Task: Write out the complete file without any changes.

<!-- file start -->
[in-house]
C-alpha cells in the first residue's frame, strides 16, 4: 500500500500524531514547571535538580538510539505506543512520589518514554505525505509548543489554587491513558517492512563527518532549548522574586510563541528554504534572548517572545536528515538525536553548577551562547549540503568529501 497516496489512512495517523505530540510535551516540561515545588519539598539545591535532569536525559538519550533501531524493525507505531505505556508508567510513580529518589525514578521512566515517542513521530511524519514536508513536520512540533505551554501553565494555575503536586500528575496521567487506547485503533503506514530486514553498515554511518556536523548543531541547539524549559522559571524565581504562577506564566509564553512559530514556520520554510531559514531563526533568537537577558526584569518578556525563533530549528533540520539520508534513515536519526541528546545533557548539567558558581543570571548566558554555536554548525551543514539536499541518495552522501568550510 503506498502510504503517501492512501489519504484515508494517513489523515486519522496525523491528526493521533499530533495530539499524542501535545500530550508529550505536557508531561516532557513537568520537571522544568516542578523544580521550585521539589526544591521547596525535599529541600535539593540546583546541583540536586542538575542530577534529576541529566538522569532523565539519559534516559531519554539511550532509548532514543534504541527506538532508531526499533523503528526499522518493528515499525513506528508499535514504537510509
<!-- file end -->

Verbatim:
[in-house]
C-alpha cells in the first residue's frame, strides 16, 4: 500500500500524531514547571535538580538510539505506543512520589518514554505525505509548543489554587491513558517492512563527518532549548522574586510563541528554504534572548517572545536528515538525536553548577551562547549540503568529501 497516496489512512495517523505530540510535551516540561515545588519539598539545591535532569536525559538519550533501531524493525507505531505505556508508567510513580529518589525514578521512566515517542513521530511524519514536508513536520512540533505551554501553565494555575503536586500528575496521567487506547485503533503506514530486514553498515554511518556536523548543531541547539524549559522559571524565581504562577506564566509564553512559530514556520520554510531559514531563526533568537537577558526584569518578556525563533530549528533540520539520508534513515536519526541528546545533557548539567558558581543570571548566558554555536554548525551543514539536499541518495552522501568550510 503506498502510504503517501492512501489519504484515508494517513489523515486519522496525523491528526493521533499530533495530539499524542501535545500530550508529550505536557508531561516532557513537568520537571522544568516542578523544580521550585521539589526544591521547596525535599529541600535539593540546583546541583540536586542538575542530577534529576541529566538522569532523565539519559534516559531519554539511550532509548532514543534504541527506538532508531526499533523503528526499522518493528515499525513506528508499535514504537510509